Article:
The high street recently issued a collective profit warning: sales of bath bombs, heart-shaped Post-it notes and scented candles are likely to slump in Scotland this month, after a parent organisation has called for an end to the custom of buying teachers a Christmas present. In related news, charity shops, tombolas and bring-and-buy sales also fear there will be a dip in stock this January.
The move by Connect, formerly known as the Scottish Parent Teacher Council, supported by teaching union the EIS, has been made with an unarguably worthy motive: to ease the spending burden for families at Christmas as well as avoiding any financial embarrassment the practice might cause. The majority of parents spend a tenner, with one in ten admitting to going above £25 on a present.
They are following on from Falkirk Council, who last Christmas hit the headlines for “banning” teachers from receiving gifts from pupils or parents. Any gifts that were accepted had to be properly recorded: perhaps the authority worried that a wine glass engraved with three measurements – new term, half term and end of term – could buy a pupil some favourable treatment in the year-end assessments?
This all seems a little bit draconian, if not overestimating your position – can you really tell someone what to spend their money on? I'm not sure any ban would achieve the aims Connect set out anyway. Parents who give the teacher a hamper from Harrods will simply find another method of displaying their wealth.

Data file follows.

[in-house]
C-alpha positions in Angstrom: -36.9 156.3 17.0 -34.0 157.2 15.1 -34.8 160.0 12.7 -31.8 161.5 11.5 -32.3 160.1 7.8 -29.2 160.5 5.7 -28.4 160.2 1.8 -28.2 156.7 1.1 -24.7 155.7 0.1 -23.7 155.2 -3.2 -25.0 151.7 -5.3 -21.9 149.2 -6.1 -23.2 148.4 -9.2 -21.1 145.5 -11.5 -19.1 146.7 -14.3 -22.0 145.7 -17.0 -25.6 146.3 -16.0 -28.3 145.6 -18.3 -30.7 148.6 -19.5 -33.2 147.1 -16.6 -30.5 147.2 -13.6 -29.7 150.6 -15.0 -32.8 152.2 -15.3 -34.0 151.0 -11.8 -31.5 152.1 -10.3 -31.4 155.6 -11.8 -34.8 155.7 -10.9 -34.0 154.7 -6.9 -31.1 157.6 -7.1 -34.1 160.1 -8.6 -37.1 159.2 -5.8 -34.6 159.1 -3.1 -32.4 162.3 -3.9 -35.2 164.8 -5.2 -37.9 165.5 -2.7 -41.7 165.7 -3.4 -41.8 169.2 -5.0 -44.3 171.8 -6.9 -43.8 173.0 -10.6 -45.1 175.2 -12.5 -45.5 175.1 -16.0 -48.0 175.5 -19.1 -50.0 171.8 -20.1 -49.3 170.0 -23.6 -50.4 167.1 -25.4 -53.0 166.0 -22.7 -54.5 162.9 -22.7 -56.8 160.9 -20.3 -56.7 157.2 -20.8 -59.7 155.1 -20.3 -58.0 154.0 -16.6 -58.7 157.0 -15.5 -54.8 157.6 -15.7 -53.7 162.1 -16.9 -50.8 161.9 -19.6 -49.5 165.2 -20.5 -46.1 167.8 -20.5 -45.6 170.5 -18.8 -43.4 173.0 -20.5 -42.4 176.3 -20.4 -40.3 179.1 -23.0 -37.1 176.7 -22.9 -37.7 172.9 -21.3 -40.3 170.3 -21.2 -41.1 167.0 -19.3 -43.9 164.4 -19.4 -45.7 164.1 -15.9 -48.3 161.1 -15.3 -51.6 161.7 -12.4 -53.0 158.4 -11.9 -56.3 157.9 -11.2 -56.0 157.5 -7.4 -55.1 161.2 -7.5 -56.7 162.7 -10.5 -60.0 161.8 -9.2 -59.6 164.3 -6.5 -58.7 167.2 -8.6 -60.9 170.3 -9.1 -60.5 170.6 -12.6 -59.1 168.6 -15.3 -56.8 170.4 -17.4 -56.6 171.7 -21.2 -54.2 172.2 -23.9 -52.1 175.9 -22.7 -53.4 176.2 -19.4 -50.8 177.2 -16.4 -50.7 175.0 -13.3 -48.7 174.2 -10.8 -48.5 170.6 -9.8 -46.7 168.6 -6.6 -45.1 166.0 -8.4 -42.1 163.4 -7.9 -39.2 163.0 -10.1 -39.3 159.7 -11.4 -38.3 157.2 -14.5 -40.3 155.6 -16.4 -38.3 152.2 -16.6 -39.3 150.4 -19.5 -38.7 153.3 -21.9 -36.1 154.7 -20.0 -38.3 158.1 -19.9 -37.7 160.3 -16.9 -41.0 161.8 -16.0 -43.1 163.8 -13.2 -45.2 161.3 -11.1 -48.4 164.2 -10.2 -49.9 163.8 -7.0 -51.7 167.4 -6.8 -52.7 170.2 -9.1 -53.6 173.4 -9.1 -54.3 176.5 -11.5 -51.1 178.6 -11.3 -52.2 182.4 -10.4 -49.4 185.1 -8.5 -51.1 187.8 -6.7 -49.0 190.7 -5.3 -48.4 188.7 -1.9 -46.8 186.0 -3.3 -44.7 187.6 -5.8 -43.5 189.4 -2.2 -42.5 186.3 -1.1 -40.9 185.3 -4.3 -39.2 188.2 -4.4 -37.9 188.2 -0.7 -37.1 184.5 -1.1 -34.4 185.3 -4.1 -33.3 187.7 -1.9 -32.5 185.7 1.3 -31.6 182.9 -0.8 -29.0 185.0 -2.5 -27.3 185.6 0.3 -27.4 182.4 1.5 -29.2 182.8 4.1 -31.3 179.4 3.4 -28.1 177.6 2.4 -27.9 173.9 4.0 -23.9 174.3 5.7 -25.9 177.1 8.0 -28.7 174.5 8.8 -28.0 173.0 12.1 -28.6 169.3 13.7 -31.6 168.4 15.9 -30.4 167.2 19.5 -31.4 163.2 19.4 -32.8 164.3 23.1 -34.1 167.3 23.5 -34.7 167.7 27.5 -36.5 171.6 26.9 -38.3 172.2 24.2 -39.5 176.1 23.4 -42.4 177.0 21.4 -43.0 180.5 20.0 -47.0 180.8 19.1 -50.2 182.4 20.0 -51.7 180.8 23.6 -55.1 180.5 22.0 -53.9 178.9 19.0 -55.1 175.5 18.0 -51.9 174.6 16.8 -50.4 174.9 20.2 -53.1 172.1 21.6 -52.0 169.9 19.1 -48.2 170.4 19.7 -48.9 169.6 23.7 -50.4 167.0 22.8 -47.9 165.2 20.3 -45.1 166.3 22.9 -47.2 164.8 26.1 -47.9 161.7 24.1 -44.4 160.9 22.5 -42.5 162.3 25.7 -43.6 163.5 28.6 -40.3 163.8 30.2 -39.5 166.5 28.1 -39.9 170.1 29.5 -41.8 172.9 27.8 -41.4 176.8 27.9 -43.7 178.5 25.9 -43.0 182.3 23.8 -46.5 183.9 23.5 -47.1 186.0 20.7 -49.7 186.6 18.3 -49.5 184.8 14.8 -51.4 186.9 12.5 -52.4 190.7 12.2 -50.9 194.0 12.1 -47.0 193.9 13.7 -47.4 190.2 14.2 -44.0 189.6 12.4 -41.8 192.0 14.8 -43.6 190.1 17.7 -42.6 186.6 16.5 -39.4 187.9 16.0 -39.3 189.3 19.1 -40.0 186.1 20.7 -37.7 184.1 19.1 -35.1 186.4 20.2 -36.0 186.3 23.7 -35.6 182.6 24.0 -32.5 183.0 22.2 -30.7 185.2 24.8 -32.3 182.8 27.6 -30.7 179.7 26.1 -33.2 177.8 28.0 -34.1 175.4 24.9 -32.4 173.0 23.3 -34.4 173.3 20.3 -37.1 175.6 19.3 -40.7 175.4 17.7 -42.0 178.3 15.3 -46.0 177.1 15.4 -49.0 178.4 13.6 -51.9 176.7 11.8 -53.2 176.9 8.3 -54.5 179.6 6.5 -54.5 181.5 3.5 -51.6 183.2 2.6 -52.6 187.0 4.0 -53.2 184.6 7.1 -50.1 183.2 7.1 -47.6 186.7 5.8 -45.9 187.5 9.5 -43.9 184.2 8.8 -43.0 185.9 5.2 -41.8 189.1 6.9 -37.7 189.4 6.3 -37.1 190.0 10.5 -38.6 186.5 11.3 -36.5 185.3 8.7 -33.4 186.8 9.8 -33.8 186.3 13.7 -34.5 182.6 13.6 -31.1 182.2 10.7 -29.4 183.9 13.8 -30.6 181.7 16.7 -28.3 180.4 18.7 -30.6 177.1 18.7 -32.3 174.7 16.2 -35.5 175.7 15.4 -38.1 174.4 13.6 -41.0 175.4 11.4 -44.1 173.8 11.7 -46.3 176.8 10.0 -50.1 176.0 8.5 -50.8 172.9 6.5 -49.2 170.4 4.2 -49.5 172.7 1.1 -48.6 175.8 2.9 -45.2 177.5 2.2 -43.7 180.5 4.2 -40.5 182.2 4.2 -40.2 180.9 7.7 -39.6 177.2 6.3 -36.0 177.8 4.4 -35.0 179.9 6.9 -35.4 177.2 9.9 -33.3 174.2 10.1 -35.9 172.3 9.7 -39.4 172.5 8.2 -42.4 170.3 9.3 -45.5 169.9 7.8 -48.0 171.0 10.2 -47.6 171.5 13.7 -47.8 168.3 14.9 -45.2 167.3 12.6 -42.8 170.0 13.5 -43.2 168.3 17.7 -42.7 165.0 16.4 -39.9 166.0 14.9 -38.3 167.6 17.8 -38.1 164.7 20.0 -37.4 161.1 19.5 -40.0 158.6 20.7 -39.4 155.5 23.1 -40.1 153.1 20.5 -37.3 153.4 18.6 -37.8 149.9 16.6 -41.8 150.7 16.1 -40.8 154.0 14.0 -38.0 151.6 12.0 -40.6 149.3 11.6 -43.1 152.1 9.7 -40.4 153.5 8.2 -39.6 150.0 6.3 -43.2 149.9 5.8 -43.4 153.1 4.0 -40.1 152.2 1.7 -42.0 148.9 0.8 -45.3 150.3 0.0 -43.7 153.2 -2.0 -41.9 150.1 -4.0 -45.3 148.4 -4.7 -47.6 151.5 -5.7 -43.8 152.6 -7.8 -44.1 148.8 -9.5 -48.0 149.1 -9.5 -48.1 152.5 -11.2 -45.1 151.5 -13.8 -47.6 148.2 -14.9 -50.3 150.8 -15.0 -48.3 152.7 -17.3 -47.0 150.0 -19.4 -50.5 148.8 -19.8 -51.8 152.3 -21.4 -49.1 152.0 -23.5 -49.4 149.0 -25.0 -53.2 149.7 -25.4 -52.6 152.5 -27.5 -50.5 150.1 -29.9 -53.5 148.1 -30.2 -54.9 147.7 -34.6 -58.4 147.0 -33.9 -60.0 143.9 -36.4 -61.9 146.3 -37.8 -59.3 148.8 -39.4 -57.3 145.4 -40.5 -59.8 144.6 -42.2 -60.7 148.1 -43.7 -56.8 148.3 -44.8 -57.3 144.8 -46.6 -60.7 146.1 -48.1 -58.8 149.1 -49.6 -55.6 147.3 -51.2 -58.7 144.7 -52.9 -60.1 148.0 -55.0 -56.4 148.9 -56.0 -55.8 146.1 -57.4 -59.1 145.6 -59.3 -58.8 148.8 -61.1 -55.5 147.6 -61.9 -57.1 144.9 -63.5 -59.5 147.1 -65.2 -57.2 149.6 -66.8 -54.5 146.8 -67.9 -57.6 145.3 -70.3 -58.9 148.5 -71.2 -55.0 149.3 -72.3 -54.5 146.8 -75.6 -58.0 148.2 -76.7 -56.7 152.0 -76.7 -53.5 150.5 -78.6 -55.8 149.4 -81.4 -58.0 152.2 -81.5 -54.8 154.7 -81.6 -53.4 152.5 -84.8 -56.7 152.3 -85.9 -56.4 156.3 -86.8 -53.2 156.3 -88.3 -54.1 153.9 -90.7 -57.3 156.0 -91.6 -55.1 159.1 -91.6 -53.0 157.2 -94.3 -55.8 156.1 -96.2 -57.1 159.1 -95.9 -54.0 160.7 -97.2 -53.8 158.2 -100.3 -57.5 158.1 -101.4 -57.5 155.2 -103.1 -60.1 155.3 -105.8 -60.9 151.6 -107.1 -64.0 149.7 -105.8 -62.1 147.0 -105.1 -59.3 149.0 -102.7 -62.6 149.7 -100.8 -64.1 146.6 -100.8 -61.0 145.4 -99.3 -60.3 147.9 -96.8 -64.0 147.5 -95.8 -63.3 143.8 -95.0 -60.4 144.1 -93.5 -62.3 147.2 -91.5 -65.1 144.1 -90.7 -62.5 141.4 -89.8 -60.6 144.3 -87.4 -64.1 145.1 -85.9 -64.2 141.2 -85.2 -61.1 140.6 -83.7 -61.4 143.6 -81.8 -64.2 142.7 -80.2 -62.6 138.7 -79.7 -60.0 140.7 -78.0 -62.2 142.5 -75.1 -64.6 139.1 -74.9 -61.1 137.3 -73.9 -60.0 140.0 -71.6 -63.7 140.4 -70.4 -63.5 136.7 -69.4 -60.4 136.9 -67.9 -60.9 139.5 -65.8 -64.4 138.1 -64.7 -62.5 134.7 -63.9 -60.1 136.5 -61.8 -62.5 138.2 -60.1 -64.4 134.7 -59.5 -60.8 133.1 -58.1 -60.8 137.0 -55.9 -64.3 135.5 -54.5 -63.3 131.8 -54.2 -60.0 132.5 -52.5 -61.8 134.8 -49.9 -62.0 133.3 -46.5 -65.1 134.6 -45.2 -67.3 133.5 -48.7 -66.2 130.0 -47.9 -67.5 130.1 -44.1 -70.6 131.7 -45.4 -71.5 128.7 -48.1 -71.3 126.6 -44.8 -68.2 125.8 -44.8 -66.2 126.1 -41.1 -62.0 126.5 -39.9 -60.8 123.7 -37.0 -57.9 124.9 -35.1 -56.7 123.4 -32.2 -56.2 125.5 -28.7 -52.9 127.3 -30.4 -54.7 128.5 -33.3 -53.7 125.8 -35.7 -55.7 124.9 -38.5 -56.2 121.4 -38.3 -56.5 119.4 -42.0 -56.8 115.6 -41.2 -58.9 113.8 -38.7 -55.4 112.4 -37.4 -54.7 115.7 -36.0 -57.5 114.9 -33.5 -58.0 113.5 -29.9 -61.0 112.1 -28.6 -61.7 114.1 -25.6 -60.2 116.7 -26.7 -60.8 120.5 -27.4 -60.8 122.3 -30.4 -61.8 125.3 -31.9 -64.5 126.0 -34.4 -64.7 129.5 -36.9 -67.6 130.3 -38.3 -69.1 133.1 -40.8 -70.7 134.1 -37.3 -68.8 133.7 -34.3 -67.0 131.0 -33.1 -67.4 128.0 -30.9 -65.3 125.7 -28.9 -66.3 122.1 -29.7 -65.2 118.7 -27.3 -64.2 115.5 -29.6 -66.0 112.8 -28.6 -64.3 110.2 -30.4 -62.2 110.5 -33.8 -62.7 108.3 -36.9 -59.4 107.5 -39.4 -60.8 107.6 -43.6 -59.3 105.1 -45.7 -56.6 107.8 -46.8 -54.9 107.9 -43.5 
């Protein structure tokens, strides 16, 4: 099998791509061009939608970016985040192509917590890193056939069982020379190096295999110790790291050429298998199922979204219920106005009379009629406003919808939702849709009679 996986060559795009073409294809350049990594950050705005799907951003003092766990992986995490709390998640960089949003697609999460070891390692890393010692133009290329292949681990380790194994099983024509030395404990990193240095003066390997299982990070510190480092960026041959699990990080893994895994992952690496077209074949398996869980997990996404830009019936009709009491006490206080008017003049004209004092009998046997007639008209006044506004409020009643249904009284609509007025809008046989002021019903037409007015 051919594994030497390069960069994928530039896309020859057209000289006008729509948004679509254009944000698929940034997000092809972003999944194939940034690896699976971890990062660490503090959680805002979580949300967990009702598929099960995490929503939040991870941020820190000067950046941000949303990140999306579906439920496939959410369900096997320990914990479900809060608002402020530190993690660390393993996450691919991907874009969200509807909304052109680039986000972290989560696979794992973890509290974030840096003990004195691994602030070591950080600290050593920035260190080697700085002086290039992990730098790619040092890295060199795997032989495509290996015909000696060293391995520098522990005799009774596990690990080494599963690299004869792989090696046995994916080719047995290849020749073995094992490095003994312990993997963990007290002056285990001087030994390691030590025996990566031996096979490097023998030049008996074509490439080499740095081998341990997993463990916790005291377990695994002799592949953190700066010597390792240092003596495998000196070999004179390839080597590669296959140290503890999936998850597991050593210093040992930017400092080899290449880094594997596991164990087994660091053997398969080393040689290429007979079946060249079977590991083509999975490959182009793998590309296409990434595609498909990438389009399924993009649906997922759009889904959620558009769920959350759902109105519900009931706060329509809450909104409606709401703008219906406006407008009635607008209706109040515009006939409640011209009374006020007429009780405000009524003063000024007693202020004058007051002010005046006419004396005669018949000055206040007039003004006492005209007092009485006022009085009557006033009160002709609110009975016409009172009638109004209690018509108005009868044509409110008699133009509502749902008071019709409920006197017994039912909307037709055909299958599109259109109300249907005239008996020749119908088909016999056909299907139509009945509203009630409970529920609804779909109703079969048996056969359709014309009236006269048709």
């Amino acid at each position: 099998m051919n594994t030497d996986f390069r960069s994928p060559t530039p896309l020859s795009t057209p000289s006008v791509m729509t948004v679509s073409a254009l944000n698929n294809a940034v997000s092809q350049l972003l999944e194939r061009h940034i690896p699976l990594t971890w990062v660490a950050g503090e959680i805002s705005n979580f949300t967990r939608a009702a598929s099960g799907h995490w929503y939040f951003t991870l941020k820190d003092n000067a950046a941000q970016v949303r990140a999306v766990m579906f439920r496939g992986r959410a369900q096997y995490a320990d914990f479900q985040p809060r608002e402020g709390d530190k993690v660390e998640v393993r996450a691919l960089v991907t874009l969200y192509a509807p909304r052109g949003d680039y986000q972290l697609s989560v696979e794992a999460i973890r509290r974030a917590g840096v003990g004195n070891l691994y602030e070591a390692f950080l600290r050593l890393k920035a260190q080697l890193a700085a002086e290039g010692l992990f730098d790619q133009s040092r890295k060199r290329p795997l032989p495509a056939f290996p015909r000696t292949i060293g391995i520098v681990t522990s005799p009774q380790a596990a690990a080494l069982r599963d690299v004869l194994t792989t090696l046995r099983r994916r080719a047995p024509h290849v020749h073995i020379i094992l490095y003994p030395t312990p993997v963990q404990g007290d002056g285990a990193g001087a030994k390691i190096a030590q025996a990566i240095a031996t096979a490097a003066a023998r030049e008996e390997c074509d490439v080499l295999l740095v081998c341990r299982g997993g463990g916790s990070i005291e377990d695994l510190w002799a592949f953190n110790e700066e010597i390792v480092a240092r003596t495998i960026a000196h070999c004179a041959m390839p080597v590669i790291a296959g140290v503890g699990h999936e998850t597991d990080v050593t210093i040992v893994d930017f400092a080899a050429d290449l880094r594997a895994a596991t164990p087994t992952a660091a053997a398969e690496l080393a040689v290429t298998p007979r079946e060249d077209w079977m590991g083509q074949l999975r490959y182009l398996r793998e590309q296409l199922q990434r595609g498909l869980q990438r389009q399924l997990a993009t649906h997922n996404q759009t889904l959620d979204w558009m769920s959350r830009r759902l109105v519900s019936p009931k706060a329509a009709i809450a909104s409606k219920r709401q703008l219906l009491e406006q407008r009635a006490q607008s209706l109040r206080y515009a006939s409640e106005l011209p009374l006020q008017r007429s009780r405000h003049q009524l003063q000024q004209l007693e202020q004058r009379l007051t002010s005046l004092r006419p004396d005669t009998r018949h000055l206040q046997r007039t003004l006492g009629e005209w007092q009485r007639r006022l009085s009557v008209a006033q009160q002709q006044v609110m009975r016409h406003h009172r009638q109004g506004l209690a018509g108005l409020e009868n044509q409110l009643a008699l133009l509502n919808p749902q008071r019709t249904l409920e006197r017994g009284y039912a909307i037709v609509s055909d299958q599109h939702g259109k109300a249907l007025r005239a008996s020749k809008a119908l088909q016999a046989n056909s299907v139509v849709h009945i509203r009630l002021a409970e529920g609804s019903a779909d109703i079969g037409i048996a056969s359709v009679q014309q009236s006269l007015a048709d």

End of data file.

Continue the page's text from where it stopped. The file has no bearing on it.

And at the receiving end, I don't imagine primary teachers – and it almost always is primary – are anxiously hoping that their 30 little Santas are going to bring them something lavish this year. Class teachers understand it is not really about the receiving but the giving, and will gracefully accept puppy calendars and “World’s Best Teacher” mugs as they see parents teaching children the important social skill of showing their appreciation of the work done for them by their teachers. Of course, it is always nice to have a visible symbol of this appreciation.
Gift-giving is a cultural tradition within our society stretching back at least as far the Anglo-Saxon era, when it was considered far more powerful to give than receive. Much like today, gift-giving was social glue to connect the community together; the only thing that has changed is that those who ignored the gift-giving rules were banished, whereas today people just talk about them behind their back.
It is a shameful fact that child poverty is a real and growing problem in what is still one of the richest countries in the world. However, I don't believe that the saving made from not giving a small token of appreciation would make much of a material difference to a family's income at Christmas – parents should be free to decide what they spend their money on.
Gordon Cairns is a teacher of English in Scotland